An elevating experience

Instagram favorite Talia Peretz to lead class as a part of the Israeli Yoga Festival at Gan Hashlosha.

(photo credit: NIR HAIM SACHAROFF)
"I think it will be an elevating experience. It’s a chance to come together and accept one another with love and open arms,” says yoga instructor and new immigrant Talia Peretz, more well-known by her Instagram name, Talia Sutra. She was talking about the first Israeli Yoga Festival, taking place at Gan Hashlosha from May 26-28.
Peretz has 250,000 followers on her Instagram account, which she uses to connect to fellow yogis and to spread her message, and trending hashtag, that “#loveandalliscoming.”
In an interview with The Jerusalem Post, she explains how social media is a tool to speak to her dedicated followers, from Israel to America, as a way of extending the reach of her daily teachings and enlightenment.
“They say a picture is worth a thousand words. Before our evolution to written words, we communicated ideas through drawings and symbols. I think visual communication is extremely powerful in the way it breaks through the language barrier,” Peretz said.
Born in Tiberias, her whole family relocated to New York City in her early childhood. She was first exposed to yoga practice and philosophy as a 6-year-old, when her mother battled lymphoma. Yoga helped her mother remain herself while facing cancer, and Peretz became fully devoted to yoga as a 21-year-old at a New York studio called Yoga to the People.
She spent most of her time at Yoga to the People, where she eventually became a certified yoga teacher.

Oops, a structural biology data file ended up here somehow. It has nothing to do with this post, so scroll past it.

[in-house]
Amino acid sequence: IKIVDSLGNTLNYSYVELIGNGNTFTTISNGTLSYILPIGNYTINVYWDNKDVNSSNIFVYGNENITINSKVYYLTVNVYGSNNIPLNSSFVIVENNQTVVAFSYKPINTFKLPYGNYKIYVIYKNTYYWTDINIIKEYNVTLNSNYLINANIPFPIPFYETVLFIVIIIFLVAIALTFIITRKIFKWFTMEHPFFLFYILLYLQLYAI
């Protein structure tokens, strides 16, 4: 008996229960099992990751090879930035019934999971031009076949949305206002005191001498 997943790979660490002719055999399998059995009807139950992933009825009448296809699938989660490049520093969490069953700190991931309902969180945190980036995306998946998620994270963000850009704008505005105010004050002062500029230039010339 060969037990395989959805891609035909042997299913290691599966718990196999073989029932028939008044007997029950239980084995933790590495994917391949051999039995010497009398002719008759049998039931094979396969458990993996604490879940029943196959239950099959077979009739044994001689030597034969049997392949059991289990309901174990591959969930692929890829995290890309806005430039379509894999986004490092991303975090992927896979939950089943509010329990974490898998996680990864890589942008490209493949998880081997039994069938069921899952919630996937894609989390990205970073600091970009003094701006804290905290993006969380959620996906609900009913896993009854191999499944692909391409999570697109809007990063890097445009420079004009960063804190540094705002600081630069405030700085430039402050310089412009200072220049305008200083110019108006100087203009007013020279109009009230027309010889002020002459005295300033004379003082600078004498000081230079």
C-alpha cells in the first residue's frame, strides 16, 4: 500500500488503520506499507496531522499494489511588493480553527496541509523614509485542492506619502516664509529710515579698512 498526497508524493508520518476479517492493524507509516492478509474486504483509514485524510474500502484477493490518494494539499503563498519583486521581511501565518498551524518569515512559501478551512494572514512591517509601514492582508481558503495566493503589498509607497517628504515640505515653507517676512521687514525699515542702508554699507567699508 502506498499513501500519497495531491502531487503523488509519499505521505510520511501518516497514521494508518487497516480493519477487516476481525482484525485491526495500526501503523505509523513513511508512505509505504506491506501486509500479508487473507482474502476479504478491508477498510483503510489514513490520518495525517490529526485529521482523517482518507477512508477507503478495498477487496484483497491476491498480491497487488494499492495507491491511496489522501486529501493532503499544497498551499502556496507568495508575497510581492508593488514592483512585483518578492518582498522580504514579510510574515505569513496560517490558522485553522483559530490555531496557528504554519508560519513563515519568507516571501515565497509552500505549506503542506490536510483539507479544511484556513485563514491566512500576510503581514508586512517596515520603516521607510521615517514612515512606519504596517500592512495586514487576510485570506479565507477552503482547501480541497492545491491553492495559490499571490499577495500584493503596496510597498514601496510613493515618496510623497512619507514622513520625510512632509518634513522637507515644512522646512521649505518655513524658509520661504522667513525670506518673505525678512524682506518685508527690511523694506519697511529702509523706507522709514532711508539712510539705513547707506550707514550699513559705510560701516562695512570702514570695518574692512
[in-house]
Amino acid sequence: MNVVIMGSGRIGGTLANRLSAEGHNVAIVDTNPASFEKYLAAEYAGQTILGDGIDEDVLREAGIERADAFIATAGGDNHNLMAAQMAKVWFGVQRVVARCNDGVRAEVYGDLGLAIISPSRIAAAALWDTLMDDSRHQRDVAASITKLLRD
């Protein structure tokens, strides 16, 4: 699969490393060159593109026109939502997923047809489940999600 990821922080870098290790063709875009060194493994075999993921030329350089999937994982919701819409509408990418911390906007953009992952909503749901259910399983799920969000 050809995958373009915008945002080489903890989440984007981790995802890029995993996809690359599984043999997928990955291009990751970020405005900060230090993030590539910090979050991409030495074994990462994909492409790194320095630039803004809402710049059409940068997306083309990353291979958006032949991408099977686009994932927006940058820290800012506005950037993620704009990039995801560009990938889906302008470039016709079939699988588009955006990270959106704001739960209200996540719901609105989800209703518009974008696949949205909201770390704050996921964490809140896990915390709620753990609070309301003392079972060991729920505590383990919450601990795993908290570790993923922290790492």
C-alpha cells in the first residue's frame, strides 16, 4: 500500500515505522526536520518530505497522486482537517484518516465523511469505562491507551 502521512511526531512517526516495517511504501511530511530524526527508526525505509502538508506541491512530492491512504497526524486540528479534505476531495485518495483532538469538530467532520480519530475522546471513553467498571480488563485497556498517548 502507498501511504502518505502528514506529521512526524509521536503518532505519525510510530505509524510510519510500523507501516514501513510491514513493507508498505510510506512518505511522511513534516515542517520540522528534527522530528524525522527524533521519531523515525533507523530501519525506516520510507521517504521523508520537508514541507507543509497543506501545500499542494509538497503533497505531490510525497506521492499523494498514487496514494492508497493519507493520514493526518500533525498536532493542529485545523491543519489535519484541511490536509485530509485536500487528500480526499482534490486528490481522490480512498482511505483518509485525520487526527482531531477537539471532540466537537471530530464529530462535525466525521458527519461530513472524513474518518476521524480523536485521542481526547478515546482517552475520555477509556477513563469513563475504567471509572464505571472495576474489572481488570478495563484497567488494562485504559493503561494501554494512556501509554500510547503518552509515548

“Soon enough I was wearing mat-cleaning spray as perfume and texting out schedules to new teachers. I was teaching four, sometimes five classes a day, mostly in heated studios,” she explained. “I sweat so much I just stopped sweating. I couldn’t remember where I was when I was teaching anymore. All of the students and words and days blurred together. I realized I needed a change and made the choice to leave my secure but draining position as a studio manager.”
After she created a lighter schedule for herself, she was able to devote her free time to her own learning and practice.
Peretz, who grew up in a Modern Orthodox household, said it was difficult for her to accept Judaism.
“I questioned everything and no answer satisfied me. I actually separated myself from Judaism throughout most of my life, especially as a teenager and during my early twenties. I connected instead with Eastern philosophies, I worshiped dancers and artists and was religiously vegan by age 11,” she said.
But, after a friend of hers sent her a book called Magic of the Ordinary by Gershon Winkler, she had a change of heart. Meeting the author in his home, her entire perspective on the topic changed. Now, she keeps Shabbat and is inspired by the root of all the rituals and practices of Judaism, especially since her return to Jerusalem seven months ago.
“I have never been more inspired and at awe at the wisdom at the root of all the practices and rituals and celebrations I took for granted for so many years,” she adds.
More often then not, the practice of yoga intersects with other religious teachings as well. Judaism, and specifically Hassidic thought, inspires her yogic thinking, writing and teaching.
“Yoga and Judaism intersect with Truth, Joy, Wisdom and Love for me. Teaching and learning go hand in hand. It is impossible to do one without the other.
An excellent teacher is simply an excellent student. In order to teach, I must be genuinely inspired and able to renew my connection and relationship with yoga; so I would say my favorite thing about being a yoga teacher is that I am always learning,” she says.
For more information on the Yoga Festival go to http://